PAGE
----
Without a doubt, revision control systems are a completely necessary aspect of software engineering today. Even small projects can benefit from them, and I certainly need not make a case for them today.
However, I found it most interesting to read the very heated debate over which RCS to use for the Linux kernel. In fact, until recently they used a closed source RCS that Linus liked called Bitkeeper. Does it matter which RCS is used?
To some extent it does. I find that I prefer Subversion to CVS in terms of its philosophy of what a branch is. However, I find the tools for CVS to be more refined and I haven’t found any gui I like for SVN.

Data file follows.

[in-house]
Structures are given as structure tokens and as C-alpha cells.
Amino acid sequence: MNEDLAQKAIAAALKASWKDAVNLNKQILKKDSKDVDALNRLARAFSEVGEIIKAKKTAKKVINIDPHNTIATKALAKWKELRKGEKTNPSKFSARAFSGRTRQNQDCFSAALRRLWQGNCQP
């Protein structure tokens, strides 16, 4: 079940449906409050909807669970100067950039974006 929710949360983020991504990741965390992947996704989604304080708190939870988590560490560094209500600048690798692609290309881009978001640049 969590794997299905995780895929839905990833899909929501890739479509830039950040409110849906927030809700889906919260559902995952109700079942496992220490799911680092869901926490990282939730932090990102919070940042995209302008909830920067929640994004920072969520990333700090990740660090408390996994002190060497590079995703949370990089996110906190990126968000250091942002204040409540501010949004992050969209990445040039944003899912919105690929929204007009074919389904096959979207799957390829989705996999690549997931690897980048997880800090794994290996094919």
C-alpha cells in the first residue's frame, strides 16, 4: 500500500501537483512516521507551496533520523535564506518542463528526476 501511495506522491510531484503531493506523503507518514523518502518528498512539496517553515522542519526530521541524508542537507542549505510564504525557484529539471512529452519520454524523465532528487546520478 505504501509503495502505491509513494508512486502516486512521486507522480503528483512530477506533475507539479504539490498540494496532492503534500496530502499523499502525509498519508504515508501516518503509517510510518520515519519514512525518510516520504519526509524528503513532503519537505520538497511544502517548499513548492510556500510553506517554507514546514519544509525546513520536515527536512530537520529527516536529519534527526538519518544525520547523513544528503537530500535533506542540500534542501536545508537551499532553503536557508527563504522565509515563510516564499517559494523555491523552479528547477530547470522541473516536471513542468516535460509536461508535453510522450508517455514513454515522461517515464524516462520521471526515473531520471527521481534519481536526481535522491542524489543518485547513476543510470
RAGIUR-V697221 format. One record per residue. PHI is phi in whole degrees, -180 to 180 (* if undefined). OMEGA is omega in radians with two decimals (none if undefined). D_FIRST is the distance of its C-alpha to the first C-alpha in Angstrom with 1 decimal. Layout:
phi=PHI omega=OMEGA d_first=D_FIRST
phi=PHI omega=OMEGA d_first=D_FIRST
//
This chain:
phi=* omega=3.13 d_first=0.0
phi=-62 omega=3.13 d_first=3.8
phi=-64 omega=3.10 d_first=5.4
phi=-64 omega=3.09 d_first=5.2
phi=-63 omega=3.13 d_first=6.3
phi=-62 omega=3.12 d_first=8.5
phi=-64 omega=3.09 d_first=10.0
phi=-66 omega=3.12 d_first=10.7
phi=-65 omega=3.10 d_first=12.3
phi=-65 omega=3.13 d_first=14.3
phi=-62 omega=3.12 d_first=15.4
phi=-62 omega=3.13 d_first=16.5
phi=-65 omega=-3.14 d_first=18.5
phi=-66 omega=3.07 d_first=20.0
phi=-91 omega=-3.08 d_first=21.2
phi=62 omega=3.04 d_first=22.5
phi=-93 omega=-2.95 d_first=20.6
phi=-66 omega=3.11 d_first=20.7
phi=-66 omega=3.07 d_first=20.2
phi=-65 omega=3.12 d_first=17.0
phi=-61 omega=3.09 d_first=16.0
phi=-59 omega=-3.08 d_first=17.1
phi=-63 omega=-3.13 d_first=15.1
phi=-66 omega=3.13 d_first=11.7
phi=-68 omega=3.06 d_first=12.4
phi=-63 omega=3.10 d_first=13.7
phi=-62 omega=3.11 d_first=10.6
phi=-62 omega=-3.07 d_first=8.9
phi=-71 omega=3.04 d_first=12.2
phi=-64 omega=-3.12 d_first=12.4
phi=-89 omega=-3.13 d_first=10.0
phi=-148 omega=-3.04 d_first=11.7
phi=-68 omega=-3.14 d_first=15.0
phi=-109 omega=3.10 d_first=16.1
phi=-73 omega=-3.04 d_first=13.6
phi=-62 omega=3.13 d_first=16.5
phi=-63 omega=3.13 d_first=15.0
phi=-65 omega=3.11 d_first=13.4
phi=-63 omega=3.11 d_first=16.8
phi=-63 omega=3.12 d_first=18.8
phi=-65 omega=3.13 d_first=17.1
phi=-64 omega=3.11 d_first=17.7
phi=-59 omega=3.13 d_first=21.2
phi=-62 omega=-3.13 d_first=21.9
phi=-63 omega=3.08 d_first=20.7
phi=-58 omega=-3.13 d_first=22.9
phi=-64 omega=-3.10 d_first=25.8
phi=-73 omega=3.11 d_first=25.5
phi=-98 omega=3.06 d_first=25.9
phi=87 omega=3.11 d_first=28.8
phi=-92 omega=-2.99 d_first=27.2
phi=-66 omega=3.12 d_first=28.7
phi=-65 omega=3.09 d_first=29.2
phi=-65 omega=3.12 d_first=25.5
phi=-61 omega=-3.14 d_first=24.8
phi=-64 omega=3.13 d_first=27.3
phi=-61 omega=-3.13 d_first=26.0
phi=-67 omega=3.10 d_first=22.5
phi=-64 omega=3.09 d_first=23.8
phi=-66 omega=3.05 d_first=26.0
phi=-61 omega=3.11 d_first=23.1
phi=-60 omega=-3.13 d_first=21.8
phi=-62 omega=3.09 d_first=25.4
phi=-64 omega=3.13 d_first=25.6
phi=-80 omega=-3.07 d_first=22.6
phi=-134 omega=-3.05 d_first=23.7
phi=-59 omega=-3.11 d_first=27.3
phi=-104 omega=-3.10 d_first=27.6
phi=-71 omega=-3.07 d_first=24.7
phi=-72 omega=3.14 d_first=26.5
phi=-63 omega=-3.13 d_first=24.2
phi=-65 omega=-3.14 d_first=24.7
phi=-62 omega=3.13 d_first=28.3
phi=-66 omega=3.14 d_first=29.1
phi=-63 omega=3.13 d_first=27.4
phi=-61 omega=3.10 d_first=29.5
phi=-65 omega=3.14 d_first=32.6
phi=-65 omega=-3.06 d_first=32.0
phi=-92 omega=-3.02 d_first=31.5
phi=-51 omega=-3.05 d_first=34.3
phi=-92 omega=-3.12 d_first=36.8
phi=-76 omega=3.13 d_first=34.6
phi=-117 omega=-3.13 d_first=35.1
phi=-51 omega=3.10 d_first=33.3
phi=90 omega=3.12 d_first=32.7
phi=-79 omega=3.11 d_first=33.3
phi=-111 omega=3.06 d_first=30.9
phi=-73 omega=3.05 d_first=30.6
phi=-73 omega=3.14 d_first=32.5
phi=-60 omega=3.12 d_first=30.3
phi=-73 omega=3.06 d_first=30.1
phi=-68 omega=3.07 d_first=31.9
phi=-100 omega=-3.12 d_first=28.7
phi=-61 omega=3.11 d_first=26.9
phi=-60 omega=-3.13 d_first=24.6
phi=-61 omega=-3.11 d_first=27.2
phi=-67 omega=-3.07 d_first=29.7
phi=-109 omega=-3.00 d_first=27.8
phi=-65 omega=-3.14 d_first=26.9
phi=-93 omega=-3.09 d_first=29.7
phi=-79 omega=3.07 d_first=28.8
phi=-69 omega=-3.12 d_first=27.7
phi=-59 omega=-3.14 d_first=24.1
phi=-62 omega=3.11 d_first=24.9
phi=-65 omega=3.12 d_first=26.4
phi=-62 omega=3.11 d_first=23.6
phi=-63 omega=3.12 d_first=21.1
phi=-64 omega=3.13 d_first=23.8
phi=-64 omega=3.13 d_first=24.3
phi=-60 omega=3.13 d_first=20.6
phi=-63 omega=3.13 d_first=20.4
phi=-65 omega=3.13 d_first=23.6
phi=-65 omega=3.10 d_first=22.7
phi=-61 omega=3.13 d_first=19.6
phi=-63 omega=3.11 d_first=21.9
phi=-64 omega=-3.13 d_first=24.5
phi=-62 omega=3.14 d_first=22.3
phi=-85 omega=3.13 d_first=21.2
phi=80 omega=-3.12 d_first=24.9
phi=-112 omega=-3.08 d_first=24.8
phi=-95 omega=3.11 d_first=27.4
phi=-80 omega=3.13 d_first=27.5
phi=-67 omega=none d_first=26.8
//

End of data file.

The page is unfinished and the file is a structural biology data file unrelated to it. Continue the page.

Linux was a unique example. Developers from all over the world toss patches in and they wanted to keep it that way. The notion of read/write access to the repository they want restricted. That’s why bitkeeper worked well for them.
We discussed in QSE the idea of keeping statistics- quantitative values- on the software engineering process. To what extent will RCS systems play into that? I really haven’t found any use for statistical data on my projects (short of being able to track a bug or feature from beginning to end).
It’s amazing to me that no course undergrad teaches the use of an RCS (or at least none I’ve yet encountered). I’d think we’d have a repository setup for the entire institution.